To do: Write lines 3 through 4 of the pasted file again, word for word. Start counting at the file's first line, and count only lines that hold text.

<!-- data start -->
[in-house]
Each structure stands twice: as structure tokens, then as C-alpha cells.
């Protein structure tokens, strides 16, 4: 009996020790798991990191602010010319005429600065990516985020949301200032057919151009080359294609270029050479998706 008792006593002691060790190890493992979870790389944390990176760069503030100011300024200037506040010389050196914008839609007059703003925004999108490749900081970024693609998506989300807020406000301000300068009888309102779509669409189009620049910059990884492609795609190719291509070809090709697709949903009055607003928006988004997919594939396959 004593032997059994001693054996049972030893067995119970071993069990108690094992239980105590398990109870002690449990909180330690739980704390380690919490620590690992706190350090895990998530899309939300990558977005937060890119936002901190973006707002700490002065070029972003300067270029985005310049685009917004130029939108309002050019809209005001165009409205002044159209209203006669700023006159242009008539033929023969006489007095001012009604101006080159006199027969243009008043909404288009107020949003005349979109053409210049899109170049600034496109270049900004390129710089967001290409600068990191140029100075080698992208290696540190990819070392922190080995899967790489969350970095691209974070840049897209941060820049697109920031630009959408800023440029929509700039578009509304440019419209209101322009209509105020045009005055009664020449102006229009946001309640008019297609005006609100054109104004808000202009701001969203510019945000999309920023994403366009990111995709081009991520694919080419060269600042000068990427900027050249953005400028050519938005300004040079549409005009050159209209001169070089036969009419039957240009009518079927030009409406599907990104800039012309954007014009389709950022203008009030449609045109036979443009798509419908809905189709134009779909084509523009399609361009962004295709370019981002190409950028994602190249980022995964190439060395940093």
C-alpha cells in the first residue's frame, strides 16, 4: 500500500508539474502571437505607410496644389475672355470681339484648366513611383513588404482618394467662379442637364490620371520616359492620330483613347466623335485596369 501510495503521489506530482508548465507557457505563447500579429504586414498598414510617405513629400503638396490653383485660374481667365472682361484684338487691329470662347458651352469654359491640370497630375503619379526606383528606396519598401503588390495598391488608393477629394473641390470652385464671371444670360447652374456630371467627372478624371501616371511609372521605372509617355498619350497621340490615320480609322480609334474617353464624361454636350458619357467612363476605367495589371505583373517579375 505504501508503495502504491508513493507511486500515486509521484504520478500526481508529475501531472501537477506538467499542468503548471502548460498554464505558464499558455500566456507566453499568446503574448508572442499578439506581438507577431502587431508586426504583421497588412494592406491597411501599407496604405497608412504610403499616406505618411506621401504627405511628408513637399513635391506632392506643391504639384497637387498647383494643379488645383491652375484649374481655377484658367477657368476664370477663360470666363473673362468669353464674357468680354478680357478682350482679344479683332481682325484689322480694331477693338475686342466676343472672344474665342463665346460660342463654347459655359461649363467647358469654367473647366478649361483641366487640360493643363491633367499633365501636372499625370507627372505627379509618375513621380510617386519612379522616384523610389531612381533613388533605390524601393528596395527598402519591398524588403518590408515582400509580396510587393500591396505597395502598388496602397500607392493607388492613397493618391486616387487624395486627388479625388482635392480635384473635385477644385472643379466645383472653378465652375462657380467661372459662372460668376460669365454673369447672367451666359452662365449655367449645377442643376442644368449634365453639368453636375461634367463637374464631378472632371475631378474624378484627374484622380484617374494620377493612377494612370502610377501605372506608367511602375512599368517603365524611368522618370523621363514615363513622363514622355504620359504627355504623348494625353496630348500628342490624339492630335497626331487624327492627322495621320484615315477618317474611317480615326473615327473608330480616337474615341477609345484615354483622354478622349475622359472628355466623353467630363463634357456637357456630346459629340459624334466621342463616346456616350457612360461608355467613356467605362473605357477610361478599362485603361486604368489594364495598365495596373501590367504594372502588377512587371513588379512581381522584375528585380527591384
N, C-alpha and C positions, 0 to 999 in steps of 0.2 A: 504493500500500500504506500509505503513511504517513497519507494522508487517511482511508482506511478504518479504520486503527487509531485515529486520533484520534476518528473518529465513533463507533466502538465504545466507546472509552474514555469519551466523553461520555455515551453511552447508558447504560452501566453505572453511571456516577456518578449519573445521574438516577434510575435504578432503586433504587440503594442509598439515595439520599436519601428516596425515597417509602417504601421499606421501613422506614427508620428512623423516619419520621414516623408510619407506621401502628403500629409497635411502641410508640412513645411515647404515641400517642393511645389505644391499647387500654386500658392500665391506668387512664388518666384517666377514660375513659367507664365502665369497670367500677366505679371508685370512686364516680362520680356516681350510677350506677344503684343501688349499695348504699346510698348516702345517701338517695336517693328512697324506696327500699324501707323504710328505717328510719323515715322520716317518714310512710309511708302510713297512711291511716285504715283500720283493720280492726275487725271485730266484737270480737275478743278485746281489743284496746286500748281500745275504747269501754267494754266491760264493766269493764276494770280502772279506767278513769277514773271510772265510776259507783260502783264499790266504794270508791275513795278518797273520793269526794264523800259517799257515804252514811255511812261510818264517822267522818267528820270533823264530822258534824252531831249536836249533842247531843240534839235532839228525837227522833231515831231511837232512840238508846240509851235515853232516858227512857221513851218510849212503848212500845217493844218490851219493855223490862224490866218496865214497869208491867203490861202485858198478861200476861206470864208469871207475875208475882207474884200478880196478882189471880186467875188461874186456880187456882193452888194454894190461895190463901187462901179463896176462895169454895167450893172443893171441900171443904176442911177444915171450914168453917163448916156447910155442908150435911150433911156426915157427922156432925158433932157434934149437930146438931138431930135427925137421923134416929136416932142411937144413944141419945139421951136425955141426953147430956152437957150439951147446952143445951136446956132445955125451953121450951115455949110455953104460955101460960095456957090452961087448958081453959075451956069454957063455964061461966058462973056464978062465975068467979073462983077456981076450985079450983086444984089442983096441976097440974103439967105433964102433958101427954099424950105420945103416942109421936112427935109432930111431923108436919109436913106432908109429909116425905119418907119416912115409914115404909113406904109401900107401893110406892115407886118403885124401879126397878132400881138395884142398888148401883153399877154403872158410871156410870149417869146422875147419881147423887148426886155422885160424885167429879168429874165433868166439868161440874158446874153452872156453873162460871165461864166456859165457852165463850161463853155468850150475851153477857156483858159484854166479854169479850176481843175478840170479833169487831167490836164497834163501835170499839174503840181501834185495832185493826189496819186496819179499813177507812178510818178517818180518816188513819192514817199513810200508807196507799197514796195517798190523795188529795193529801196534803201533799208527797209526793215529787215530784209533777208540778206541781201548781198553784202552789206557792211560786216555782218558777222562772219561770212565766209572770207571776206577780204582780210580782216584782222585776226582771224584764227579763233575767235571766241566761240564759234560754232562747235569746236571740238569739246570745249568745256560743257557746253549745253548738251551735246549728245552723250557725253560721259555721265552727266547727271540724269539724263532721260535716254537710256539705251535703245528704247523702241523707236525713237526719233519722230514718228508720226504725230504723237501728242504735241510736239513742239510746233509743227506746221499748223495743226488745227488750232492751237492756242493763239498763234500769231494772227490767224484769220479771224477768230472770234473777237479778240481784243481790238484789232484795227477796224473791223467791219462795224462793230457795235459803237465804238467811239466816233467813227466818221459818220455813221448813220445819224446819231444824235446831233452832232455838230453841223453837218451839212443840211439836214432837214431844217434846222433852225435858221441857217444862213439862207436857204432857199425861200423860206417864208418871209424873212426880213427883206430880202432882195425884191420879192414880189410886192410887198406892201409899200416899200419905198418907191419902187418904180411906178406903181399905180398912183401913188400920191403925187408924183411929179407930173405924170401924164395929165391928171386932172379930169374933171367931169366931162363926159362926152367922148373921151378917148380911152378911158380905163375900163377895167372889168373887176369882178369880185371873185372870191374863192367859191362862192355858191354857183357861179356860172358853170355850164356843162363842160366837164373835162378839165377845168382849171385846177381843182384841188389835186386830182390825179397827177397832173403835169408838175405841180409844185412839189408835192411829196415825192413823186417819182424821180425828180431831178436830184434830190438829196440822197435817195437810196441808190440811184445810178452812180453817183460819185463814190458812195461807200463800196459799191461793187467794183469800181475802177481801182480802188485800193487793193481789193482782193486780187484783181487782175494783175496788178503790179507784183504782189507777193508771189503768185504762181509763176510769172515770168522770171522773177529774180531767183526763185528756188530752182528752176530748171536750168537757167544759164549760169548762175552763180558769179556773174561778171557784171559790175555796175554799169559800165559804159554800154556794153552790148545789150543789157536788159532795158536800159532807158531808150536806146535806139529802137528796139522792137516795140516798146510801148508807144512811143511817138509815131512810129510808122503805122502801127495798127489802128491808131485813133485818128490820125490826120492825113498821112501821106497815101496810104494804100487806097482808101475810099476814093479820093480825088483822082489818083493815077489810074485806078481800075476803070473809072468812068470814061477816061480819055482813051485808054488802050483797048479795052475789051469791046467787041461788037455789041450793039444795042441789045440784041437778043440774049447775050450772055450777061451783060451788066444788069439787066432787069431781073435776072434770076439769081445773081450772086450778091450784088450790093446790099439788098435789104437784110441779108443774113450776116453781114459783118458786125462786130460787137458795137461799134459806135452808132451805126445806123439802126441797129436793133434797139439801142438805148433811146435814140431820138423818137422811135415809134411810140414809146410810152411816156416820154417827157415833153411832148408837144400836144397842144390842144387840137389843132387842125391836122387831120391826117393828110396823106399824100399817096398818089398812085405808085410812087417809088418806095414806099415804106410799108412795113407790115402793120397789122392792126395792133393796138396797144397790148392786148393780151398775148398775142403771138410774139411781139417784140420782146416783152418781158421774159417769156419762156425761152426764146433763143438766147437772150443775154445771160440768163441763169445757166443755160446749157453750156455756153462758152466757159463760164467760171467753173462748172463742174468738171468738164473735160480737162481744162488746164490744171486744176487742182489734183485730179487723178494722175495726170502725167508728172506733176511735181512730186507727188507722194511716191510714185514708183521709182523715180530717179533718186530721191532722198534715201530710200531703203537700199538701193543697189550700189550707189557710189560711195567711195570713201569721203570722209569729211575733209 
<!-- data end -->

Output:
């Protein structure tokens, strides 16, 4: 009996020790798991990191602010010319005429600065990516985020949301200032057919151009080359294609270029050479998706 008792006593002691060790190890493992979870790389944390990176760069503030100011300024200037506040010389050196914008839609007059703003925004999108490749900081970024693609998506989300807020406000301000300068009888309102779509669409189009620049910059990884492609795609190719291509070809090709697709949903009055607003928006988004997919594939396959 004593032997059994001693054996049972030893067995119970071993069990108690094992239980105590398990109870002690449990909180330690739980704390380690919490620590690992706190350090895990998530899309939300990558977005937060890119936002901190973006707002700490002065070029972003300067270029985005310049685009917004130029939108309002050019809209005001165009409205002044159209209203006669700023006159242009008539033929023969006489007095001012009604101006080159006199027969243009008043909404288009107020949003005349979109053409210049899109170049600034496109270049900004390129710089967001290409600068990191140029100075080698992208290696540190990819070392922190080995899967790489969350970095691209974070840049897209941060820049697109920031630009959408800023440029929509700039578009509304440019419209209101322009209509105020045009005055009664020449102006229009946001309640008019297609005006609100054109104004808000202009701001969203510019945000999309920023994403366009990111995709081009991520694919080419060269600042000068990427900027050249953005400028050519938005300004040079549409005009050159209209001169070089036969009419039957240009009518079927030009409406599907990104800039012309954007014009389709950022203008009030449609045109036979443009798509419908809905189709134009779909084509523009399609361009962004295709370019981002190409950028994602190249980022995964190439060395940093």
C-alpha cells in the first residue's frame, strides 16, 4: 500500500508539474502571437505607410496644389475672355470681339484648366513611383513588404482618394467662379442637364490620371520616359492620330483613347466623335485596369 501510495503521489506530482508548465507557457505563447500579429504586414498598414510617405513629400503638396490653383485660374481667365472682361484684338487691329470662347458651352469654359491640370497630375503619379526606383528606396519598401503588390495598391488608393477629394473641390470652385464671371444670360447652374456630371467627372478624371501616371511609372521605372509617355498619350497621340490615320480609322480609334474617353464624361454636350458619357467612363476605367495589371505583373517579375 505504501508503495502504491508513493507511486500515486509521484504520478500526481508529475501531472501537477506538467499542468503548471502548460498554464505558464499558455500566456507566453499568446503574448508572442499578439506581438507577431502587431508586426504583421497588412494592406491597411501599407496604405497608412504610403499616406505618411506621401504627405511628408513637399513635391506632392506643391504639384497637387498647383494643379488645383491652375484649374481655377484658367477657368476664370477663360470666363473673362468669353464674357468680354478680357478682350482679344479683332481682325484689322480694331477693338475686342466676343472672344474665342463665346460660342463654347459655359461649363467647358469654367473647366478649361483641366487640360493643363491633367499633365501636372499625370507627372505627379509618375513621380510617386519612379522616384523610389531612381533613388533605390524601393528596395527598402519591398524588403518590408515582400509580396510587393500591396505597395502598388496602397500607392493607388492613397493618391486616387487624395486627388479625388482635392480635384473635385477644385472643379466645383472653378465652375462657380467661372459662372460668376460669365454673369447672367451666359452662365449655367449645377442643376442644368449634365453639368453636375461634367463637374464631378472632371475631378474624378484627374484622380484617374494620377493612377494612370502610377501605372506608367511602375512599368517603365524611368522618370523621363514615363513622363514622355504620359504627355504623348494625353496630348500628342490624339492630335497626331487624327492627322495621320484615315477618317474611317480615326473615327473608330480616337474615341477609345484615354483622354478622349475622359472628355466623353467630363463634357456637357456630346459629340459624334466621342463616346456616350457612360461608355467613356467605362473605357477610361478599362485603361486604368489594364495598365495596373501590367504594372502588377512587371513588379512581381522584375528585380527591384